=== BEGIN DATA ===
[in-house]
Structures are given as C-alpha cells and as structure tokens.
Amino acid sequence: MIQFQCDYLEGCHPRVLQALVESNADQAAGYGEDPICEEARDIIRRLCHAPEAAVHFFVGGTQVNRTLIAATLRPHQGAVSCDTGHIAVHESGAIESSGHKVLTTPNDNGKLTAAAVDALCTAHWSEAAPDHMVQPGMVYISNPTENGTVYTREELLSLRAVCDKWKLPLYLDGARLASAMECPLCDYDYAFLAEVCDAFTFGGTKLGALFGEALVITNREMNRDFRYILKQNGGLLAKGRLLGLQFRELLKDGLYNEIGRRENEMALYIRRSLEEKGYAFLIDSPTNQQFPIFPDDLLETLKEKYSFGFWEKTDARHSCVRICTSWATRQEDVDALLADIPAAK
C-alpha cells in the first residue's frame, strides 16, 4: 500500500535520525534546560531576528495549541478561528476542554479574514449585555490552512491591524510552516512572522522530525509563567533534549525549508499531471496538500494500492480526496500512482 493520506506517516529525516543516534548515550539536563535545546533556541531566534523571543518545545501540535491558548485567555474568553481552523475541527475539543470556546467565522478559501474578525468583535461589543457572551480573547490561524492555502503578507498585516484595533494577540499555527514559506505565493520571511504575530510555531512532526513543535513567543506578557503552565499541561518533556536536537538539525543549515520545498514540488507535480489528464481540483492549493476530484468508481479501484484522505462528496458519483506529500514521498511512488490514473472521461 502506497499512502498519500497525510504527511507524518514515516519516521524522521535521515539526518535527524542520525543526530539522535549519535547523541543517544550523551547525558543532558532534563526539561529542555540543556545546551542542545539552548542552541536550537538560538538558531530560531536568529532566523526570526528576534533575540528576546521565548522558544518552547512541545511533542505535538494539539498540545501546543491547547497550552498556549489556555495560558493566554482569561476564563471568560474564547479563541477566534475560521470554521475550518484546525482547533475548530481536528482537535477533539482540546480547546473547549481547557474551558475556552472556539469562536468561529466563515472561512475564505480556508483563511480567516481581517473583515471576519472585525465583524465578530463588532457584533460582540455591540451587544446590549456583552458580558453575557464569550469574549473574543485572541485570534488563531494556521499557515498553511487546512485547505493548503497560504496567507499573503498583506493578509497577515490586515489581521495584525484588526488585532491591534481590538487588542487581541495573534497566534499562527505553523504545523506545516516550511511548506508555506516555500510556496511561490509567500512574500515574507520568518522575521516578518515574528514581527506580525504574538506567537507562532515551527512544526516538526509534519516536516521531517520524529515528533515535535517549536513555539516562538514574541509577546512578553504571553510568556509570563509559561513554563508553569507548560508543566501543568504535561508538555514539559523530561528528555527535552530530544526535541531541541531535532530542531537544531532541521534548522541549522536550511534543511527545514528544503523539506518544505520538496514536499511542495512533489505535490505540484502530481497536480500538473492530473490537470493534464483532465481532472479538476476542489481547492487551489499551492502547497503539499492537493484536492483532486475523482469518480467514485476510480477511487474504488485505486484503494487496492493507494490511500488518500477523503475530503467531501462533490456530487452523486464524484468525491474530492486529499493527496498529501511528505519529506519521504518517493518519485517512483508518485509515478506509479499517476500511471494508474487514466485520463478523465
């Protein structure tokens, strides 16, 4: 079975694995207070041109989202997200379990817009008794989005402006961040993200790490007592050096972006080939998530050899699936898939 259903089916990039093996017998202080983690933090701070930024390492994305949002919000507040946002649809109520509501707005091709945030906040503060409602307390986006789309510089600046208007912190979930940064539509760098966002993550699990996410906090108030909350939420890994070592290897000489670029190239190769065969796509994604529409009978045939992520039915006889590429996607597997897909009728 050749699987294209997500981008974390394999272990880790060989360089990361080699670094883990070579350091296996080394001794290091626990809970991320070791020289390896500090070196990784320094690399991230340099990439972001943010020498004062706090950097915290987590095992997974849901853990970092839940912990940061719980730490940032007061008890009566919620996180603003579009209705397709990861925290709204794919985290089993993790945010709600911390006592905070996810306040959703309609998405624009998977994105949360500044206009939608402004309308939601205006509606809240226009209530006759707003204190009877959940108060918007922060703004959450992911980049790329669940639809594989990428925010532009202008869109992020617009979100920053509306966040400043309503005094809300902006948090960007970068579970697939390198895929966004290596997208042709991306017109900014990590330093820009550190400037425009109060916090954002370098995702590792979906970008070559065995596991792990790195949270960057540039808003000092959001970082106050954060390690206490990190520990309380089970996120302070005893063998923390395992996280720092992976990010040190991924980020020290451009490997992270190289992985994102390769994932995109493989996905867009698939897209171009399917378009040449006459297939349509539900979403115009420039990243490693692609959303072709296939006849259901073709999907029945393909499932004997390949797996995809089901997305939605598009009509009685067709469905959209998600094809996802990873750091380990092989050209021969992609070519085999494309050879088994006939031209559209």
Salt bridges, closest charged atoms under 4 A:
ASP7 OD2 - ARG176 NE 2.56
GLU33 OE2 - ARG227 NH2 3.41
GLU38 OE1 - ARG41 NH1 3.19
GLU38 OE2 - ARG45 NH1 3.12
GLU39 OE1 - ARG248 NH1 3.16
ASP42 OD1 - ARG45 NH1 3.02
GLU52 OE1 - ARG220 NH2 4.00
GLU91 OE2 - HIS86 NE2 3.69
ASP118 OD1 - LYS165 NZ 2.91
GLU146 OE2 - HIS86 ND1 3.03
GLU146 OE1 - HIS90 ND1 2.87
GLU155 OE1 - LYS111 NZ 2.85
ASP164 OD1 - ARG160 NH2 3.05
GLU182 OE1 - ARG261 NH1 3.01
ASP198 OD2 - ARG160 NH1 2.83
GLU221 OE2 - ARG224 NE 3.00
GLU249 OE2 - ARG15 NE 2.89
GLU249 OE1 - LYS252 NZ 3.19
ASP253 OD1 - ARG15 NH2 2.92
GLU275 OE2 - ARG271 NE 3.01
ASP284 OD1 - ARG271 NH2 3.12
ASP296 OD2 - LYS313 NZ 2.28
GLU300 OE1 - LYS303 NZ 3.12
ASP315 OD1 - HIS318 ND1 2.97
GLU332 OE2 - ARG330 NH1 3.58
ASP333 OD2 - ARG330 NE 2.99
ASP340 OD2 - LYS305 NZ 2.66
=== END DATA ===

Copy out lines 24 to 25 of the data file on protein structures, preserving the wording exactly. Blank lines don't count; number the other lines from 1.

GLU249 OE1 - LYS252 NZ 3.19
ASP253 OD1 - ARG15 NH2 2.92